But the Chinese proposal to the world is quite different. The Chinese president is talking about a harmonious shared future. He says that China intends neither to expand its influence in other countries nor to intervene in others’ internal affairs, but wants a kind of cooperation where all sides end up winners.
“Pursuit of the Initiative will not resort to outdated geopolitical maneuvering—what we hope to achieve is a new model of win-win cooperation.”
This means that China is offering the world a form of economic cooperation through which no one will lose, and where everyone’s interests will be secured. Most of the world’s wars and conflicts are caused by economic rivalries. If economic rivalries can transform into economic cooperation, it won’t only help with regional and global economic development, but may also allow people around the world to enjoy equal and fair economic development. It will surely improve our regional and global security as well.
The Belt and Road Initiative’s success will lead to the evolution of a new stage of international relations: one in which the relations between countries won’t be defined through animosity, violence and political rivalries, but rather mutual cooperation and mutual interests. Facilitating opportunities for developing free, fair and equal economic activity will bring about an atmosphere where no one will stand to lose, and everyone to win.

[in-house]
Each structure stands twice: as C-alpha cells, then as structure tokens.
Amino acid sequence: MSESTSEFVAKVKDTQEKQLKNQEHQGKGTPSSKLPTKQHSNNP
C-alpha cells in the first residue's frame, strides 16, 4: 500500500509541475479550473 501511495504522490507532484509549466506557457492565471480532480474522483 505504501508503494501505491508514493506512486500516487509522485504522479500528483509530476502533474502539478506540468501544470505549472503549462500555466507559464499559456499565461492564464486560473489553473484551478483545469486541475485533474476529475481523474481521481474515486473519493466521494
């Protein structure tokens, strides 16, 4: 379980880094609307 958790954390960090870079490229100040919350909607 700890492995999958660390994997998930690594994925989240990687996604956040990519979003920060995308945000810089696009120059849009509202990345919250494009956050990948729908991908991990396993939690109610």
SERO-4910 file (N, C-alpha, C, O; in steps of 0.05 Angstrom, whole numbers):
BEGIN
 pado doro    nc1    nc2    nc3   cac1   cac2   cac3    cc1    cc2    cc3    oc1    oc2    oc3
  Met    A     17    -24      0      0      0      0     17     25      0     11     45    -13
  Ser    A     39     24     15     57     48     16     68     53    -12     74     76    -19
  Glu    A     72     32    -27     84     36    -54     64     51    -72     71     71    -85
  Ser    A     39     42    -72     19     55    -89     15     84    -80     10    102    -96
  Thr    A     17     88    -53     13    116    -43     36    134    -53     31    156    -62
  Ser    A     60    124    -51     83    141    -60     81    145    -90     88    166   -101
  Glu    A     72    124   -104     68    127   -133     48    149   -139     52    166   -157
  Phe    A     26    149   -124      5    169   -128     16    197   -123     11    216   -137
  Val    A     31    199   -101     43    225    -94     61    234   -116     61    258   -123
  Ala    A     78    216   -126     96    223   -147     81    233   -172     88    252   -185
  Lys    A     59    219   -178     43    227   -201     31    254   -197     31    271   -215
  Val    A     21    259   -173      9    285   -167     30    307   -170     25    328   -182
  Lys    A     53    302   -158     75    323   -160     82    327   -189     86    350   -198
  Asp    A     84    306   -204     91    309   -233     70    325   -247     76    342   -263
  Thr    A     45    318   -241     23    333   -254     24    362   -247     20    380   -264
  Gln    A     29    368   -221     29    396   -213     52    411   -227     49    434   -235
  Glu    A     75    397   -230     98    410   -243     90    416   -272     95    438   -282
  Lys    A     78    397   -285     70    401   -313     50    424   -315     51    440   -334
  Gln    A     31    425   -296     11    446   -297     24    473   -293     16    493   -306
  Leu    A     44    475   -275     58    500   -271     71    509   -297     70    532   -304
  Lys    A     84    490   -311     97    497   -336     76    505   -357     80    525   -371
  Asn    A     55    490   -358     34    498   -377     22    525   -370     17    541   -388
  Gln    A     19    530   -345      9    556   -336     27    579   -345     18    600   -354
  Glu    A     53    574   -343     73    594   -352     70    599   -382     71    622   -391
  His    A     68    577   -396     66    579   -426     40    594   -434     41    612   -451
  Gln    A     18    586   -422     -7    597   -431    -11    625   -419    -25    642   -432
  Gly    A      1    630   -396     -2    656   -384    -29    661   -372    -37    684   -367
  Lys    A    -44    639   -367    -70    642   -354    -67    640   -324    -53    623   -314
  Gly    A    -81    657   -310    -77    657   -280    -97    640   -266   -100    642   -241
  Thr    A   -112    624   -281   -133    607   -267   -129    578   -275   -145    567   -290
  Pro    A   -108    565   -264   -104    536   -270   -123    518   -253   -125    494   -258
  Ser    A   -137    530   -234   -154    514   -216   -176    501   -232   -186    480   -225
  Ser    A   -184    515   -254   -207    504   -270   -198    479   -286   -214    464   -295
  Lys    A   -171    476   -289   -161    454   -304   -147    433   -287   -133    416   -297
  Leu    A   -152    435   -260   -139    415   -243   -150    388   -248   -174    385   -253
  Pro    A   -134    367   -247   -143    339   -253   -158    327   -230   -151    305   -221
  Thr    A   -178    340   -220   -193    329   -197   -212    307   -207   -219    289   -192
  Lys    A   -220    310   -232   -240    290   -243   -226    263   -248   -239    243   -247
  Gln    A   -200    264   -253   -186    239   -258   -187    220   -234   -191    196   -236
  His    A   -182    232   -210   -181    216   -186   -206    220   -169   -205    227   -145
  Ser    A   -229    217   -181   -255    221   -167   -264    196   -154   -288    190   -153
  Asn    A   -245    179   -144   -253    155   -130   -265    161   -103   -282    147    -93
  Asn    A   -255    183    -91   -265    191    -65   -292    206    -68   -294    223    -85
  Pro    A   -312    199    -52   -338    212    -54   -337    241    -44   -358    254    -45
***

Afghanistan, being China’s neighbor and friend, recognizes the importance of the Belt and Road Initiative. The Kashgar-Gwadar route, as well as the route connecting China to Europe through Central Asia, will create opportunities for Afghanistan as well. Afghanistan will be a critical area capable of linking Central Asia to South Asia and contributing to the Belt and Road Initiative’s success. Any success in this area will pave the way for projects such as the Turkmenistan-Afghanistan-Pakistan-India (TAPI) pipeline, which would ultimately turn Afghanistan into a regional hub.
Additionally, the Initiative may prove to be useful for the Afghan security situation. Afghan security could determine the stability of the whole region, whereas insecurity in Afghanistan would pose a threat to the Kashgar-Gwadar and Central Asian routes. Hence, stability in Afghanistan is one of the essential preconditions for a successful Belt and Road.
Regional and global strategic objectives play a significant role in Afghan instability and the continuation of war. But if the Belt and Road Initiative succeeds in helping countries in the region define their mutual interests with Afghanistan, this might lead to stability in the country. Afghanistan, currently the center of conflict, might eventually become the center of cooperation.
The author is CEO of Kabul News TV and director of the Afghan Analytical and Advisory Center. He has been an advisor for the Presidential Palace-based Government Media and Information Center (GMIC) of Afghanistan since 2010.